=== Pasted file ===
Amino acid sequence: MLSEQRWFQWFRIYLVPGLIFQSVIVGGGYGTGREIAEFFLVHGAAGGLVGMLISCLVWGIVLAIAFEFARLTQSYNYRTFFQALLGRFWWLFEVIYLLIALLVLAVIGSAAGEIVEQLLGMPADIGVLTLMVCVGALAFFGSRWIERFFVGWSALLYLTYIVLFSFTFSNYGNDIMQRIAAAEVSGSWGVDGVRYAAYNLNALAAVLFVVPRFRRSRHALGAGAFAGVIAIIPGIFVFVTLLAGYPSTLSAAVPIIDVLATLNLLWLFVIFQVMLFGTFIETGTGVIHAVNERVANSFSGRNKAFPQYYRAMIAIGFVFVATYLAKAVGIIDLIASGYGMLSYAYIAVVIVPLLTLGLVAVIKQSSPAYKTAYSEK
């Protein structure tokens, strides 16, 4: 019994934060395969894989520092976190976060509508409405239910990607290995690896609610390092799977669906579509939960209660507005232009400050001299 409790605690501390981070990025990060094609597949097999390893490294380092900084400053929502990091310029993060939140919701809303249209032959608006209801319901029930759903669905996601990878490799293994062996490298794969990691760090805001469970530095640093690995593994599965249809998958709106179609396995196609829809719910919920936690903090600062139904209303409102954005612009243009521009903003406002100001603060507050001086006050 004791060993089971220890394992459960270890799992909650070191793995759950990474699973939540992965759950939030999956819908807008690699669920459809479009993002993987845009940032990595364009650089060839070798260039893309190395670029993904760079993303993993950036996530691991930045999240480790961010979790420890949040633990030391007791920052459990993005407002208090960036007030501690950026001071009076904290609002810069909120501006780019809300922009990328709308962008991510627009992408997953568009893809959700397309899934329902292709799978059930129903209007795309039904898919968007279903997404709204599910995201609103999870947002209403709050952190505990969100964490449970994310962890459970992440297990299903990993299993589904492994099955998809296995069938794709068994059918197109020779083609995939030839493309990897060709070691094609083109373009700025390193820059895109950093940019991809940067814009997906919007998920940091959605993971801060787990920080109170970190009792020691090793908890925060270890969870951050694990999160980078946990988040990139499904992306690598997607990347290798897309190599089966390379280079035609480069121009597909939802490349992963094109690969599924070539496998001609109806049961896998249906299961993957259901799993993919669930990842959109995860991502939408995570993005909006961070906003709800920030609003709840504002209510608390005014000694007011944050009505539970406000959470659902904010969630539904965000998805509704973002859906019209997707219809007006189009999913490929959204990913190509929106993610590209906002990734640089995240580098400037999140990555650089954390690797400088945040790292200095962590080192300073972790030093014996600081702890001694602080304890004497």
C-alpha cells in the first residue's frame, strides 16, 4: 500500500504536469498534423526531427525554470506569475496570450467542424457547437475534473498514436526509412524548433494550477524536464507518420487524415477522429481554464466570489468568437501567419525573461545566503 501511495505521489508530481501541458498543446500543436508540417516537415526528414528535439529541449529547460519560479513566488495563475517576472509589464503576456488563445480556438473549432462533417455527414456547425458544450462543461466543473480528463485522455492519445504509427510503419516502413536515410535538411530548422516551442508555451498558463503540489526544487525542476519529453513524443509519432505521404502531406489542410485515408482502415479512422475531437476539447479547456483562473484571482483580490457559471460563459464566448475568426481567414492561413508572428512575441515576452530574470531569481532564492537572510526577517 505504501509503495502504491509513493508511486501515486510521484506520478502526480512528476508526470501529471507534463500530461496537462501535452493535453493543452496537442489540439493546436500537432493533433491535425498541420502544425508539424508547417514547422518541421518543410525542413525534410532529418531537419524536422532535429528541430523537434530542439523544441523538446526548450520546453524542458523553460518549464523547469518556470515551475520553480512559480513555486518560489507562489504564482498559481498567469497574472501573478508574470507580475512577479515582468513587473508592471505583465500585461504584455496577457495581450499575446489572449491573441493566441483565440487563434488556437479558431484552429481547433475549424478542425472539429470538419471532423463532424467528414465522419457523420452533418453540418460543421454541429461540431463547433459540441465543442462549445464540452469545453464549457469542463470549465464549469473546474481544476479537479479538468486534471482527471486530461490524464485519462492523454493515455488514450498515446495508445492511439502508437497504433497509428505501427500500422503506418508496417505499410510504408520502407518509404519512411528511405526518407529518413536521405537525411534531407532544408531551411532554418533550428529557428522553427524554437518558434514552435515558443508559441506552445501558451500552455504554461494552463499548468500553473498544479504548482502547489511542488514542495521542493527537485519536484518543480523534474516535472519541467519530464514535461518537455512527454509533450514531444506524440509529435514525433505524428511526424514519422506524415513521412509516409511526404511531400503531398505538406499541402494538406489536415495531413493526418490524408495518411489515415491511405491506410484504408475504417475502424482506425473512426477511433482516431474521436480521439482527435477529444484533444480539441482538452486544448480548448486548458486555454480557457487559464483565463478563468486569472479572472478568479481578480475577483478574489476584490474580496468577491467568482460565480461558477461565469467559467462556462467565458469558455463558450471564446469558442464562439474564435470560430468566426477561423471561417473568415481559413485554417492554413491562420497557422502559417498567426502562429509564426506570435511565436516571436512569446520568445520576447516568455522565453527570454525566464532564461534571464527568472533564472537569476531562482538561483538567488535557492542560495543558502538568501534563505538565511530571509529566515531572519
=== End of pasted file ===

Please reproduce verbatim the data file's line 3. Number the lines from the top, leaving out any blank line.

C-alpha cells in the first residue's frame, strides 16, 4: 500500500504536469498534423526531427525554470506569475496570450467542424457547437475534473498514436526509412524548433494550477524536464507518420487524415477522429481554464466570489468568437501567419525573461545566503 501511495505521489508530481501541458498543446500543436508540417516537415526528414528535439529541449529547460519560479513566488495563475517576472509589464503576456488563445480556438473549432462533417455527414456547425458544450462543461466543473480528463485522455492519445504509427510503419516502413536515410535538411530548422516551442508555451498558463503540489526544487525542476519529453513524443509519432505521404502531406489542410485515408482502415479512422475531437476539447479547456483562473484571482483580490457559471460563459464566448475568426481567414492561413508572428512575441515576452530574470531569481532564492537572510526577517 505504501509503495502504491509513493508511486501515486510521484506520478502526480512528476508526470501529471507534463500530461496537462501535452493535453493543452496537442489540439493546436500537432493533433491535425498541420502544425508539424508547417514547422518541421518543410525542413525534410532529418531537419524536422532535429528541430523537434530542439523544441523538446526548450520546453524542458523553460518549464523547469518556470515551475520553480512559480513555486518560489507562489504564482498559481498567469497574472501573478508574470507580475512577479515582468513587473508592471505583465500585461504584455496577457495581450499575446489572449491573441493566441483565440487563434488556437479558431484552429481547433475549424478542425472539429470538419471532423463532424467528414465522419457523420452533418453540418460543421454541429461540431463547433459540441465543442462549445464540452469545453464549457469542463470549465464549469473546474481544476479537479479538468486534471482527471486530461490524464485519462492523454493515455488514450498515446495508445492511439502508437497504433497509428505501427500500422503506418508496417505499410510504408520502407518509404519512411528511405526518407529518413536521405537525411534531407532544408531551411532554418533550428529557428522553427524554437518558434514552435515558443508559441506552445501558451500552455504554461494552463499548468500553473498544479504548482502547489511542488514542495521542493527537485519536484518543480523534474516535472519541467519530464514535461518537455512527454509533450514531444506524440509529435514525433505524428511526424514519422506524415513521412509516409511526404511531400503531398505538406499541402494538406489536415495531413493526418490524408495518411489515415491511405491506410484504408475504417475502424482506425473512426477511433482516431474521436480521439482527435477529444484533444480539441482538452486544448480548448486548458486555454480557457487559464483565463478563468486569472479572472478568479481578480475577483478574489476584490474580496468577491467568482460565480461558477461565469467559467462556462467565458469558455463558450471564446469558442464562439474564435470560430468566426477561423471561417473568415481559413485554417492554413491562420497557422502559417498567426502562429509564426506570435511565436516571436512569446520568445520576447516568455522565453527570454525566464532564461534571464527568472533564472537569476531562482538561483538567488535557492542560495543558502538568501534563505538565511530571509529566515531572519